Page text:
FOXBOROUGH, Mass. -- Cleaning out the training camp notebook with some random observations, thoughts and news items after the Patriots' sixth training camp practice on Wednesday night:
1. The Patriots like versatility among their offensive linemen, because if players can factor on the depth chart at two positions, it allows the team to dress seven linemen on the 46-man game-day roster and open a spot elsewhere (often for special teams). This is where veteran center Dan Koppen's value to the team interests me. Koppen is a center-only and in a practice when the Patriots gave Ryan Wendell top-unit reps at that spot, it bumped Koppen from the top five. The Patriots were thin at guard with Dan Connolly out of practice, so Robert Gallery (right) and Donald Thomas (left) flanked Wendell. Lingering question: If Koppen isn't a starter, do the Patriots see enough value to keep him on the roster?
2. Rookie safety Tavon Wilson (2nd round, Illinois) seemed to show up more in Wednesday's practice (pass defenses, strong blitz off edge). In addition to making a few plays on defense, he was on the top punt coverage unit. When young players are worked into the special teams mix early, it's usually a good sign for their chances to contribute on the 46-man game-day roster.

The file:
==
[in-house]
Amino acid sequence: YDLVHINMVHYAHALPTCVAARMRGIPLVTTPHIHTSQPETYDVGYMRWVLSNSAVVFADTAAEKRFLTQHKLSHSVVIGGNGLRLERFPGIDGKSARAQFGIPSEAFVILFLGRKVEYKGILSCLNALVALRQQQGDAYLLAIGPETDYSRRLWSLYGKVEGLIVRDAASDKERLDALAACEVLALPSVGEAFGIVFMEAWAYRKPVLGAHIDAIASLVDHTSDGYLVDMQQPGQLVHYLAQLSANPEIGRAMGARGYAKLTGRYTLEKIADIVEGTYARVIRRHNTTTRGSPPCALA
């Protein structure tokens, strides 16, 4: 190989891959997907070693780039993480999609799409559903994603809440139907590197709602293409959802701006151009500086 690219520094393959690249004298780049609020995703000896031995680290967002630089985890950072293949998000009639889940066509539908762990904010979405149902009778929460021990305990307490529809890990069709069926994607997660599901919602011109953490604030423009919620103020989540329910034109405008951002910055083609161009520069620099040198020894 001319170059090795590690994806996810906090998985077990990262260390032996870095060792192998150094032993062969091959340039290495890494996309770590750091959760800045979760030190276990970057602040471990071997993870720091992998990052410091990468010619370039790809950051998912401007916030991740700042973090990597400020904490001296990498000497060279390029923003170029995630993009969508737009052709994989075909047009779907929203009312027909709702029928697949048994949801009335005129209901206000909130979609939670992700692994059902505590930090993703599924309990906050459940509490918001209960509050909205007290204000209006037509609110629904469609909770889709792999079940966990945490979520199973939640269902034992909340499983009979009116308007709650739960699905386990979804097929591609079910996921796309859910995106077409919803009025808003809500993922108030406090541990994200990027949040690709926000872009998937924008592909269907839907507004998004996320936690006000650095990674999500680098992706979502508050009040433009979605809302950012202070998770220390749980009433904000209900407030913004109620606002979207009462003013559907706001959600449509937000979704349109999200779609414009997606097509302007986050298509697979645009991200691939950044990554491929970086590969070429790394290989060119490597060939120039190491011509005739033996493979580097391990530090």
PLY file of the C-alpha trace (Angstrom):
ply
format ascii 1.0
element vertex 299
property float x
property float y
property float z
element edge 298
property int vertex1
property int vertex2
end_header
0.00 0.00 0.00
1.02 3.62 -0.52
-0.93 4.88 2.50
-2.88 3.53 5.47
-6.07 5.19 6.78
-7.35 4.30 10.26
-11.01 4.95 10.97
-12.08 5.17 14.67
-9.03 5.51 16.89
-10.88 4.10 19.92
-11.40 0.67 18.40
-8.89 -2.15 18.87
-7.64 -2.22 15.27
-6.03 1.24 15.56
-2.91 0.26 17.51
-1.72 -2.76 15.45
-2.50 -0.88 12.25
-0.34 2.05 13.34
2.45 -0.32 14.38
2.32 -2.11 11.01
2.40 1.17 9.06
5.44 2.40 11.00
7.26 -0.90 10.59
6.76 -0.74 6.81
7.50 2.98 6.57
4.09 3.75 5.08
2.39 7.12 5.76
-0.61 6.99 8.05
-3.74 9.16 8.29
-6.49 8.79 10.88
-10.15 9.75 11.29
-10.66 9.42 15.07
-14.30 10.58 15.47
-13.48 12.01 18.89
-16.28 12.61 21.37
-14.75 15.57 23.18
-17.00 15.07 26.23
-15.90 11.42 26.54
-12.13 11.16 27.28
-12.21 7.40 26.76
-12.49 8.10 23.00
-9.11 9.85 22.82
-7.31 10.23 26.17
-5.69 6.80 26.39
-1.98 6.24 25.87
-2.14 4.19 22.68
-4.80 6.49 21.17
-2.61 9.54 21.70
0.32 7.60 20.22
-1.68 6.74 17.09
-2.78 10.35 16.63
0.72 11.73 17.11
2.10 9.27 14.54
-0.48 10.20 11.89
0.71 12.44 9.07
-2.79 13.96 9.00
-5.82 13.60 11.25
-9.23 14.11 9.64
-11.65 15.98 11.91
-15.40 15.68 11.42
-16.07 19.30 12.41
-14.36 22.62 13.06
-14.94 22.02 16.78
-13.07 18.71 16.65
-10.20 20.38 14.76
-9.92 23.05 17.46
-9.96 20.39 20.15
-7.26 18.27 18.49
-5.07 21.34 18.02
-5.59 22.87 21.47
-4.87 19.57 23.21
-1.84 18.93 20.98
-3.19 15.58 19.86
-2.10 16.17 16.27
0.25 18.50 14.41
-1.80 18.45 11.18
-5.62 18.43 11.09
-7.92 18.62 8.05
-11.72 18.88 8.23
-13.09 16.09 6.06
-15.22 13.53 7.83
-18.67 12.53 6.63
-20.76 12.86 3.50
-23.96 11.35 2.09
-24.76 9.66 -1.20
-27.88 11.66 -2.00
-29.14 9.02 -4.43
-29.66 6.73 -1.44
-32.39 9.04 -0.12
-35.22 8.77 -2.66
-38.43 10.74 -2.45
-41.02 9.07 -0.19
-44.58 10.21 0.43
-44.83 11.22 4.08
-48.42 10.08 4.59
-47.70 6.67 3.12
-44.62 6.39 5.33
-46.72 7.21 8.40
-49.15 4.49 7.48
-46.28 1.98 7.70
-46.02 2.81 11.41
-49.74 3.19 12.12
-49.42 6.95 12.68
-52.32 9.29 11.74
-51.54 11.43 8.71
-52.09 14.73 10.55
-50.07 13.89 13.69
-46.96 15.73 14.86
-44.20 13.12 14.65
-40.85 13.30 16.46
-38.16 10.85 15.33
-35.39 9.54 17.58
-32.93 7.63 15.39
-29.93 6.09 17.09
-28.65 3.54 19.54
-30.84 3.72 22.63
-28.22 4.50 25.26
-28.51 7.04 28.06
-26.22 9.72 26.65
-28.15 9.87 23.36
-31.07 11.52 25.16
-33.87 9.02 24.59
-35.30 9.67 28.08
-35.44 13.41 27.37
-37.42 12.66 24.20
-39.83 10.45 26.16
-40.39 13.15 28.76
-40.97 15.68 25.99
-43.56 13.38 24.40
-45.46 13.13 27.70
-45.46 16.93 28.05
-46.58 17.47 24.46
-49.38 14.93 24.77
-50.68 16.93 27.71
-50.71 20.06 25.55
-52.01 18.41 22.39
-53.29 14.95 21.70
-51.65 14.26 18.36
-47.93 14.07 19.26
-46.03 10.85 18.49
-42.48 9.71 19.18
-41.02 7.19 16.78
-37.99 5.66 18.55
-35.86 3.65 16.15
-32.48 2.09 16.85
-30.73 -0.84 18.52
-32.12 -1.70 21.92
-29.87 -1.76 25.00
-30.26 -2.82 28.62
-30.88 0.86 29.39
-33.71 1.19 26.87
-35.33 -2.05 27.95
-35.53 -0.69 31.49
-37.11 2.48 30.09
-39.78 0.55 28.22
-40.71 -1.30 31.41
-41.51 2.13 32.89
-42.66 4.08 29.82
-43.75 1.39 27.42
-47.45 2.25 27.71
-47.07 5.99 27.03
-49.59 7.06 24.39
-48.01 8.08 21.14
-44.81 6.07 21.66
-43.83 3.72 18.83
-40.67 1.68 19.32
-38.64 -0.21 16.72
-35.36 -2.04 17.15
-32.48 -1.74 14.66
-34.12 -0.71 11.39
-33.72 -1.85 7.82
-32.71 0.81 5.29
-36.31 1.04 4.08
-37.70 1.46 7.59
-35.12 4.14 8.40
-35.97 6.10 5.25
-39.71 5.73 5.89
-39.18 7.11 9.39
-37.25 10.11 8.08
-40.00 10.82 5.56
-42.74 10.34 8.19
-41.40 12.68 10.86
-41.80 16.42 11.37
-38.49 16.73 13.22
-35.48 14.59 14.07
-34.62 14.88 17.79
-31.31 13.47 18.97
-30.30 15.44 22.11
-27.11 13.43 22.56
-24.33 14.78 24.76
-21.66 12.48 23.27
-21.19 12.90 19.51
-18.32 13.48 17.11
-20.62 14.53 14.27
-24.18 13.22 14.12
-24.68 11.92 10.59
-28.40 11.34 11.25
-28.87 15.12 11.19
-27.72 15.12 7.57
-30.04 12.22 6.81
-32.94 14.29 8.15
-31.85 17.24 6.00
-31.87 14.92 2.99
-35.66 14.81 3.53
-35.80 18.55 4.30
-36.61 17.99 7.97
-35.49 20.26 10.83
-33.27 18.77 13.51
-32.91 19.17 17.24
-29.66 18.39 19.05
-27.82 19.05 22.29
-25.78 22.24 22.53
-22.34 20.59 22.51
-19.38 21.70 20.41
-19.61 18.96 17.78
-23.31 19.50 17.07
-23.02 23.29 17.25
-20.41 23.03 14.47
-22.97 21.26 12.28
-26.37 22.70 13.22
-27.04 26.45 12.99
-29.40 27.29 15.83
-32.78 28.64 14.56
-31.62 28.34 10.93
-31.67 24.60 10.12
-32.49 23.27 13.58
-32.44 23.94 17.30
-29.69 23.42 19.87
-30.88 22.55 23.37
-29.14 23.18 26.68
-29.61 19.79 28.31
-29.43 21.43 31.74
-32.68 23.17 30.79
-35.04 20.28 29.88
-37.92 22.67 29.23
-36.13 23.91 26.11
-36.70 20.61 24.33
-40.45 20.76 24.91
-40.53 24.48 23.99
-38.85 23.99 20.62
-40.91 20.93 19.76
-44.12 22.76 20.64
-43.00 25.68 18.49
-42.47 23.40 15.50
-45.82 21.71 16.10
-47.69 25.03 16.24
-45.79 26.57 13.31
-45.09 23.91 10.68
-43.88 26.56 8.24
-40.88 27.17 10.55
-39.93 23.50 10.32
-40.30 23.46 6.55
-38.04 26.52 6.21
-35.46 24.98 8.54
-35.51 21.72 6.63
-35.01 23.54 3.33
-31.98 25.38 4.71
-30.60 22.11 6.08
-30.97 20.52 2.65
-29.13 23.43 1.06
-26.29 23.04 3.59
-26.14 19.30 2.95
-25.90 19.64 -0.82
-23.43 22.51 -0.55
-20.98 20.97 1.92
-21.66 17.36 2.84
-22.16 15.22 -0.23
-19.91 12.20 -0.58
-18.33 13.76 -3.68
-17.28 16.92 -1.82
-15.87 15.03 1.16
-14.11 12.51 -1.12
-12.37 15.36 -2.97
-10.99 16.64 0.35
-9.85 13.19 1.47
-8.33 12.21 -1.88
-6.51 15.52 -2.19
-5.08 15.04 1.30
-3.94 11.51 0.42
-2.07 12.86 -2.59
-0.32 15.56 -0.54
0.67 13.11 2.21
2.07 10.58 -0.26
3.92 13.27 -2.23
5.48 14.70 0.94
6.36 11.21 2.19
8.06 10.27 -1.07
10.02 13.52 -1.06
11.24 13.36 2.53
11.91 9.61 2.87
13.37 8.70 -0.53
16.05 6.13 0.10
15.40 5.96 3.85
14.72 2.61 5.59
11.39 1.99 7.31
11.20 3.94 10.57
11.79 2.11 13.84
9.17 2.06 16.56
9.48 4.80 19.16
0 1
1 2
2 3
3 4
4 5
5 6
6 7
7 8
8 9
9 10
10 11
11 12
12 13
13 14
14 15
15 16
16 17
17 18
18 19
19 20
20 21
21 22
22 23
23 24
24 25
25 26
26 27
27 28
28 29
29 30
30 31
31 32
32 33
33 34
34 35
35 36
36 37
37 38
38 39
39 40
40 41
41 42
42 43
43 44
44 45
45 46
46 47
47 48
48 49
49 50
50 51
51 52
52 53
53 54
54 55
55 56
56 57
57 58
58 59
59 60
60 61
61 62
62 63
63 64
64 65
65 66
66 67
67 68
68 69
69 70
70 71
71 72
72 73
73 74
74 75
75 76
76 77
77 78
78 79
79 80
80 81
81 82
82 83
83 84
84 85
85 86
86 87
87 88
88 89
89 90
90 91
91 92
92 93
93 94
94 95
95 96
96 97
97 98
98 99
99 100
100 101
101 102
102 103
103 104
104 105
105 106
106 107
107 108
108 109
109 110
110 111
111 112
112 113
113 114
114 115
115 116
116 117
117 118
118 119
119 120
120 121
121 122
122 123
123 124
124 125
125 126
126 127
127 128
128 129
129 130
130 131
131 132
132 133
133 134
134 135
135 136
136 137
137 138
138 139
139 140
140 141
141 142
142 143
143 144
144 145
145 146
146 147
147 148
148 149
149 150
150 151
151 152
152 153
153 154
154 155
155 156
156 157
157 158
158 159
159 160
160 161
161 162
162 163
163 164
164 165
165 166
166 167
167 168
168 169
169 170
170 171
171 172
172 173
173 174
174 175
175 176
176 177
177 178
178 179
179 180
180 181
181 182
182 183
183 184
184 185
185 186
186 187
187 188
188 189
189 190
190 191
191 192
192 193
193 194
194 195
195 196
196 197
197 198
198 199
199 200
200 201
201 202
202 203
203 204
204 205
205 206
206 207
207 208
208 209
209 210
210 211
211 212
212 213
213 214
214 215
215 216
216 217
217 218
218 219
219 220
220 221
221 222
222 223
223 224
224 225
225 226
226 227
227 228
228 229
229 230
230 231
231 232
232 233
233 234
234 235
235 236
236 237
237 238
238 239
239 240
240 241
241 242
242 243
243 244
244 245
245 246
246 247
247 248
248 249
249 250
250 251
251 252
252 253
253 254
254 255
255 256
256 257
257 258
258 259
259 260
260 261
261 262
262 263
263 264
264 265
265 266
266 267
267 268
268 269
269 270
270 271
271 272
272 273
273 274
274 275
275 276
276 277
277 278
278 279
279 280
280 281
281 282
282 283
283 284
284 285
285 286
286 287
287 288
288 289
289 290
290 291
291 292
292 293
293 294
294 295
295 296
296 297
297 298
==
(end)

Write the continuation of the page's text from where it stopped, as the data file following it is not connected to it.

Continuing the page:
3. Punters are often overlooked, but the Patriots got it right when they selected Zoltan Mesko in the fifth round of the 2010 draft. Mesko was 3rd in the NFL in net punting last season (41.5 avg.), and he looked strong in Wednesday's session.
4. Backup quarterback Brian Hoyer's work in the two-minute offense was efficient last night. There was a decisiveness to it that seemed to reflect his confidence when he's running the show (this is his fourth year in the system). While Ryan Mallett has made "great strides" in the team's system, according to Bill Belichick, I don't think he's at Hoyer's level when it comes to command of the team's complex offense.
5. When rookie running back Brandon Bolden powered into the end zone in red-zone work, it had a BenJarvus Green-Ellis feel to it. Through seven days of camp, when Bolden and Stevan Ridley have had the football in their grasp, they've run it with a hard-nosed edge.